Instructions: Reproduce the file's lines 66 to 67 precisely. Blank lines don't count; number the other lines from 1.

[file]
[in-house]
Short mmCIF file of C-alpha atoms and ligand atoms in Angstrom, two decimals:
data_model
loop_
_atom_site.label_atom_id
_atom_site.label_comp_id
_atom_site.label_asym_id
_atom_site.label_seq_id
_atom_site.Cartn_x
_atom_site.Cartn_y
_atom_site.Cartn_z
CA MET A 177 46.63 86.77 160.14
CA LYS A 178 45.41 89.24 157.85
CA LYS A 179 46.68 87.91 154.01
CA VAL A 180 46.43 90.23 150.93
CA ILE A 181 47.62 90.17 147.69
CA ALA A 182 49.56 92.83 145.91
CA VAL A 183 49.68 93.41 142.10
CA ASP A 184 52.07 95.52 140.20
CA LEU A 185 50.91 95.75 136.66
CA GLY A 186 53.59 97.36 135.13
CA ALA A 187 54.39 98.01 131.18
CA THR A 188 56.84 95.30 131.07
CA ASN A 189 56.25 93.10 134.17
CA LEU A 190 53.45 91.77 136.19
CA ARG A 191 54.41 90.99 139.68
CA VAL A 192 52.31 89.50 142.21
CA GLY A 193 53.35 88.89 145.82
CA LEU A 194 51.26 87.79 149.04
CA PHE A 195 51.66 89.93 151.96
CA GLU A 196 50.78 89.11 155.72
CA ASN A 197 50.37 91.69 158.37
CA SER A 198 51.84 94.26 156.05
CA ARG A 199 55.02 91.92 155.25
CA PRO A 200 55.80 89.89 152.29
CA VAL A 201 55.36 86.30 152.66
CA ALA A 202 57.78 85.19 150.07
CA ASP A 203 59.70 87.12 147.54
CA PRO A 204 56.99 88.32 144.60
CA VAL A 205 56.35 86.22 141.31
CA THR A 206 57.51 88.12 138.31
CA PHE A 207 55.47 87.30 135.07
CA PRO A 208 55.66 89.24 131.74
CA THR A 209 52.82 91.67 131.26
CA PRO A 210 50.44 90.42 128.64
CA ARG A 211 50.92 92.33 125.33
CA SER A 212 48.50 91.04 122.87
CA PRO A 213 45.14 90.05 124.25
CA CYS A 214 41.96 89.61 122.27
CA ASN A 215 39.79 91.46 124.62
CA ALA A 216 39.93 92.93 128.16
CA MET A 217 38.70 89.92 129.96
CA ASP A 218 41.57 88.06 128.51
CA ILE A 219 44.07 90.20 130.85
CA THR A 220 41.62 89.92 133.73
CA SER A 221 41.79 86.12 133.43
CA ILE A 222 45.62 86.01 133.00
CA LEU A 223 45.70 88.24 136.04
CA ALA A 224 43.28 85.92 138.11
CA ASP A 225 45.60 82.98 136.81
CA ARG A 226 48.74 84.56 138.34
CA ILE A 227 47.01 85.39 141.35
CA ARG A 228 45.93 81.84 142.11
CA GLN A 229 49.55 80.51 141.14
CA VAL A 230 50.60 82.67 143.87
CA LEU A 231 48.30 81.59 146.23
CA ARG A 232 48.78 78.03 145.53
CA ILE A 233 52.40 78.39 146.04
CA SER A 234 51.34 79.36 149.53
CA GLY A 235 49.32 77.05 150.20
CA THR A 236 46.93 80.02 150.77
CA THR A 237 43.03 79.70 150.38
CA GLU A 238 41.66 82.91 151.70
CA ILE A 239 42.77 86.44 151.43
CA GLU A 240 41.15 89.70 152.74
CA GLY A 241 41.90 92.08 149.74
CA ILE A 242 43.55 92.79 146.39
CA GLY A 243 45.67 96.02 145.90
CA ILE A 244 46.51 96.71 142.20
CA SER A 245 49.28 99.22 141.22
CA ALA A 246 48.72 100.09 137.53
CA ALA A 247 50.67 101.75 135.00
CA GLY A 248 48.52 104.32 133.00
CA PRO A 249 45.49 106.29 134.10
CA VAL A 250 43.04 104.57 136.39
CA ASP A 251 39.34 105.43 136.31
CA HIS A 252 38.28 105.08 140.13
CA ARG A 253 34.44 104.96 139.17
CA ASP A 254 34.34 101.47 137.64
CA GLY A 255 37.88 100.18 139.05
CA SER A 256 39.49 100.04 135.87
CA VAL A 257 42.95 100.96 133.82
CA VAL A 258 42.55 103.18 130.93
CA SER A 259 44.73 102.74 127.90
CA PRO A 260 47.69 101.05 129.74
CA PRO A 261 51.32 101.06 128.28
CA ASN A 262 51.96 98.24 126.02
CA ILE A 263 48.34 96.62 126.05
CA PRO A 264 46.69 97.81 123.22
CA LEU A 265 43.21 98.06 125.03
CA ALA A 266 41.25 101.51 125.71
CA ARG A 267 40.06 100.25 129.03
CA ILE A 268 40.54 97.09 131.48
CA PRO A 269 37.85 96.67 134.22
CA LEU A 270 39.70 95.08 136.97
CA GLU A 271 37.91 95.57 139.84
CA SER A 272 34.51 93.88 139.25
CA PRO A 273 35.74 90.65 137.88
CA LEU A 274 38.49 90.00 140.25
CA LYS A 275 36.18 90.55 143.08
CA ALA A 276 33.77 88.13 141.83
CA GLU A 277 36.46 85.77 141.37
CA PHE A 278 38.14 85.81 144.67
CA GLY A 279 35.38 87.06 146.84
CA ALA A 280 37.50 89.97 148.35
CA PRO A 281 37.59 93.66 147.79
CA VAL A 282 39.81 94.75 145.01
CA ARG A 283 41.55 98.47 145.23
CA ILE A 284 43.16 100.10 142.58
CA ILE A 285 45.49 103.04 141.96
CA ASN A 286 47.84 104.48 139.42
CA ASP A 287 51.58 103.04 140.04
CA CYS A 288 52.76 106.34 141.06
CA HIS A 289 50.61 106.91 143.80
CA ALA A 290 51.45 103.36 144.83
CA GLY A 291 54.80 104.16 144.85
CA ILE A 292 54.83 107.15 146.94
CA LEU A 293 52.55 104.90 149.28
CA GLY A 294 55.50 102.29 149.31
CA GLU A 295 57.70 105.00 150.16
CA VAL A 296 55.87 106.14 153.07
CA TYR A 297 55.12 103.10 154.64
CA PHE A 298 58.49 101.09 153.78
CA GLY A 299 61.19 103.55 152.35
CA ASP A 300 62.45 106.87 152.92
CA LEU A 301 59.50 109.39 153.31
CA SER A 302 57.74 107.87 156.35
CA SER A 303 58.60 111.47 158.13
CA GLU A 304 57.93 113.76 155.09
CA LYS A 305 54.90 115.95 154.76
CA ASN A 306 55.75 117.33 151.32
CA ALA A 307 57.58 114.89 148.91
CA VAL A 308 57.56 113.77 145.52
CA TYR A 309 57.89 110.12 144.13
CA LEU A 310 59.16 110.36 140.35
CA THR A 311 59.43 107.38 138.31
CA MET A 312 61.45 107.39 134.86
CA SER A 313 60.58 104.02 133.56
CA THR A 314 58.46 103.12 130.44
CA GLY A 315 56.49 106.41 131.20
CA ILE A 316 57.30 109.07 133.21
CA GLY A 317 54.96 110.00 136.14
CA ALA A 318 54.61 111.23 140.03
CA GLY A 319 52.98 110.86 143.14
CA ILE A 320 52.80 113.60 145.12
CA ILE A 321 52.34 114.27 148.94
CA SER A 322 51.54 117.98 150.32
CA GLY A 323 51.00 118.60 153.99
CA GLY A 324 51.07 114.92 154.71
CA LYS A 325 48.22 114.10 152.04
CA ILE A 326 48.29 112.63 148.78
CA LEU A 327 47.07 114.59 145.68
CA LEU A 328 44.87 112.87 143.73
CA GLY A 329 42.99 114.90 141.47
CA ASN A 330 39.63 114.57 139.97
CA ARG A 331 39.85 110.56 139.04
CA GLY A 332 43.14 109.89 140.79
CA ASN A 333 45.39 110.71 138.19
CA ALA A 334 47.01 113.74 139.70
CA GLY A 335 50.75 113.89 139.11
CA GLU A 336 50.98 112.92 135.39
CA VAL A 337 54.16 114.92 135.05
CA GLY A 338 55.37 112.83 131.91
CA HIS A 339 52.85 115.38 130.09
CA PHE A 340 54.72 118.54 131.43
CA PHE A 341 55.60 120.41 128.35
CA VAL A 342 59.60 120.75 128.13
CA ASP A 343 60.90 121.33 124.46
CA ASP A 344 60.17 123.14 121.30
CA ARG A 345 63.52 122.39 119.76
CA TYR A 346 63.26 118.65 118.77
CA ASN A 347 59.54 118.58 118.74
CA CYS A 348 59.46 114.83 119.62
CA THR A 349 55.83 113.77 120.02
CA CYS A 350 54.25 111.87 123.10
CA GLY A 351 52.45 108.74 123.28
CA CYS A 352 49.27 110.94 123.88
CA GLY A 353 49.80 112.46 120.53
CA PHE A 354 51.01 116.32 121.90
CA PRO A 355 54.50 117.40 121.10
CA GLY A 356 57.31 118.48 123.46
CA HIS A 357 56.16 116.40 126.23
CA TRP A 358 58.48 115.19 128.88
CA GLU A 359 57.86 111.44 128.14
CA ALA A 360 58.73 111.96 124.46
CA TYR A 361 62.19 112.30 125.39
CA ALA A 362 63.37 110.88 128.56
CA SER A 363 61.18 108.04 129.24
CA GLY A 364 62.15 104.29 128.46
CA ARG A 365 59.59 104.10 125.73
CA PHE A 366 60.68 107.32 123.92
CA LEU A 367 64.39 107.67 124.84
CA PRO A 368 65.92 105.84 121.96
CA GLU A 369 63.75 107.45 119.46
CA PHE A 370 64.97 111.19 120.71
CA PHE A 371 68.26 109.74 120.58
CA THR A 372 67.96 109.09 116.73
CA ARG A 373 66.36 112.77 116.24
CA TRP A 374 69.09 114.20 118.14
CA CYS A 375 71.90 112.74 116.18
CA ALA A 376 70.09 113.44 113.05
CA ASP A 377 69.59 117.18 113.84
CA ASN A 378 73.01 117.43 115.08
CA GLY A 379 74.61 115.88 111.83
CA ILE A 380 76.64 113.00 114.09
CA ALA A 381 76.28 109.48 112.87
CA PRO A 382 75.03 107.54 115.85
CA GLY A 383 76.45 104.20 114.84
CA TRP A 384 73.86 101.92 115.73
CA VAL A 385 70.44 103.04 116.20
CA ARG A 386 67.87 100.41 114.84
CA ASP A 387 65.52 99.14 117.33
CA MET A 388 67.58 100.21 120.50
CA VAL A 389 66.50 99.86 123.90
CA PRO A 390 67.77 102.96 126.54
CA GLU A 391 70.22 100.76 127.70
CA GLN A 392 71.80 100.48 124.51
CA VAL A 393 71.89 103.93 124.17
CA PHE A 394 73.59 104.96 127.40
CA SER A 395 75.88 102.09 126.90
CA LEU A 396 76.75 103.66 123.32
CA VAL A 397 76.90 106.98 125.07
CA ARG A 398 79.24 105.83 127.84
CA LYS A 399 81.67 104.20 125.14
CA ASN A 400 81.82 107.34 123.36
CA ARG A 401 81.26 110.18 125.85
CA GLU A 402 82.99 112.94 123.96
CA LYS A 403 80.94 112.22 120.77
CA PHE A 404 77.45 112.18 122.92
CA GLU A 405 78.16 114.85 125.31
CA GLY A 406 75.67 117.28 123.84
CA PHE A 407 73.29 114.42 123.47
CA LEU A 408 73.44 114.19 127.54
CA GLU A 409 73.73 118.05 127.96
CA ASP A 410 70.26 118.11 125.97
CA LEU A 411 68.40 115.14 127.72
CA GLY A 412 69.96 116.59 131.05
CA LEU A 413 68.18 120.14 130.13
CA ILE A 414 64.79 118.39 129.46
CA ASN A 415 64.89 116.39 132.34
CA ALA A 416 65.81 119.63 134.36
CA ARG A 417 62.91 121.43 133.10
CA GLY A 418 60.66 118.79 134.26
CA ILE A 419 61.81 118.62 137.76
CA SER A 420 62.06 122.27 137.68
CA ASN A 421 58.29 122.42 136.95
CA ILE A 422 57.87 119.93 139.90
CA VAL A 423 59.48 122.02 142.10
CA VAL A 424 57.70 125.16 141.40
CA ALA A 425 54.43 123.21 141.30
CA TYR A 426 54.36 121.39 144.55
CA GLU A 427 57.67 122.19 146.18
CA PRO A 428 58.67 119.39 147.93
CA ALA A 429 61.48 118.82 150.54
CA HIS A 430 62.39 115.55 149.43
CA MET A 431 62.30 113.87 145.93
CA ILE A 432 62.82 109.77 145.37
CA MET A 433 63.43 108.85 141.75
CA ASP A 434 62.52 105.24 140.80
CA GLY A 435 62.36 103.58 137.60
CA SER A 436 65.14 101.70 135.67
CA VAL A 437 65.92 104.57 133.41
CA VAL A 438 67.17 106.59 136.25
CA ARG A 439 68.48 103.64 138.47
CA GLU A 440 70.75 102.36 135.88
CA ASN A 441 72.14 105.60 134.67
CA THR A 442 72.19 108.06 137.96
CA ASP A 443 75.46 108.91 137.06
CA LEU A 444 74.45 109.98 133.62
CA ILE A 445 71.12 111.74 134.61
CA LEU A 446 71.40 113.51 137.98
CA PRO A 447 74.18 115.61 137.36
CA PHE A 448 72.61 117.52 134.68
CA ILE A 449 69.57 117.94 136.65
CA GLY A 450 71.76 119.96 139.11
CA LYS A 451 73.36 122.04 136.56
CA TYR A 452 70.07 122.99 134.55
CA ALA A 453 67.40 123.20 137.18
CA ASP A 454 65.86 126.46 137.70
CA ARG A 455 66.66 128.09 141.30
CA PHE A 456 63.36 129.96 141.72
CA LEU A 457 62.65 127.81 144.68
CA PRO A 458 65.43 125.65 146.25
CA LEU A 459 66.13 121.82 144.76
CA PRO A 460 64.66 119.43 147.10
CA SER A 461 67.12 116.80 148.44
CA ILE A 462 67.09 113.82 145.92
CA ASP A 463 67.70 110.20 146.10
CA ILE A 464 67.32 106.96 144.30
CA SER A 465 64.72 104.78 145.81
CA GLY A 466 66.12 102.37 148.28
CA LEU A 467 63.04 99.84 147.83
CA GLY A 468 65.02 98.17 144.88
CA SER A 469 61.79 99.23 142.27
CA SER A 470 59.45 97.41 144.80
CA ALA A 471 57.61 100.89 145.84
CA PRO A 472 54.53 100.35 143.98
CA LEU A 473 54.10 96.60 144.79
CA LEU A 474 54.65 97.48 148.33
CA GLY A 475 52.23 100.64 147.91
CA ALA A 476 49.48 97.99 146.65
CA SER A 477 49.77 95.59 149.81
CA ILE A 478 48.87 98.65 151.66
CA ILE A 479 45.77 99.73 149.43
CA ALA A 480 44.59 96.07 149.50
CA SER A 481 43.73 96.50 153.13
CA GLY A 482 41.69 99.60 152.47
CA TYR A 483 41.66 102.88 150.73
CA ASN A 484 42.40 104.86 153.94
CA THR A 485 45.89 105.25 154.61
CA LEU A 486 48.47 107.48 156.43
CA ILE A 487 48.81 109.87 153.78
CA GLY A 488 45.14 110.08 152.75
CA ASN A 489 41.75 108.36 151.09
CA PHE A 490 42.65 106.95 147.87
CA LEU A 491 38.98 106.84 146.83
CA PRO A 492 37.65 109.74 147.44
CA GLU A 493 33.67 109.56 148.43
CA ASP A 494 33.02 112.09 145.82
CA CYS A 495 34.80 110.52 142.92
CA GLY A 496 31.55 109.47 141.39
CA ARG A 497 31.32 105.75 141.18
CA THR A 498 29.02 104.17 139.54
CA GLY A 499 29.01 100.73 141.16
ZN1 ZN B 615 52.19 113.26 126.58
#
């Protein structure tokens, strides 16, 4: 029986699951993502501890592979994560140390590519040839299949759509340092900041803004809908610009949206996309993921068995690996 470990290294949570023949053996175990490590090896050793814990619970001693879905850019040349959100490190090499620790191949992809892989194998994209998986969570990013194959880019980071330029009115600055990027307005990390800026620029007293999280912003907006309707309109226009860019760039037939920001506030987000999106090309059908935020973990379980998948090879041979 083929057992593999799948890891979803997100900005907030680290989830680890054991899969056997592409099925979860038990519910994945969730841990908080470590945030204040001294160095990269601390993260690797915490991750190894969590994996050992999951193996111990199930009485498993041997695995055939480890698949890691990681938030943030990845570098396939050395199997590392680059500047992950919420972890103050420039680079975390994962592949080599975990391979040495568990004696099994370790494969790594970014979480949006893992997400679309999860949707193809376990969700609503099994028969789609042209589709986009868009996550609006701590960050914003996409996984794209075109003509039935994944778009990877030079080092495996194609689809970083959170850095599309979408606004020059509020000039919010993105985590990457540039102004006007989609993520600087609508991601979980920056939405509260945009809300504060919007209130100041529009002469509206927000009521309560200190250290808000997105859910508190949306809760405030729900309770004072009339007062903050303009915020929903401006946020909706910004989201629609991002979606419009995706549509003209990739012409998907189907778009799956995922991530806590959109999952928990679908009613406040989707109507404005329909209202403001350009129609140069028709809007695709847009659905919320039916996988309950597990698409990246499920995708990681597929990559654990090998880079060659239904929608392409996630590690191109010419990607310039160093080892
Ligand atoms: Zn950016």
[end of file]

CA LEU A 231 48.30 81.59 146.23
CA ARG A 232 48.78 78.03 145.53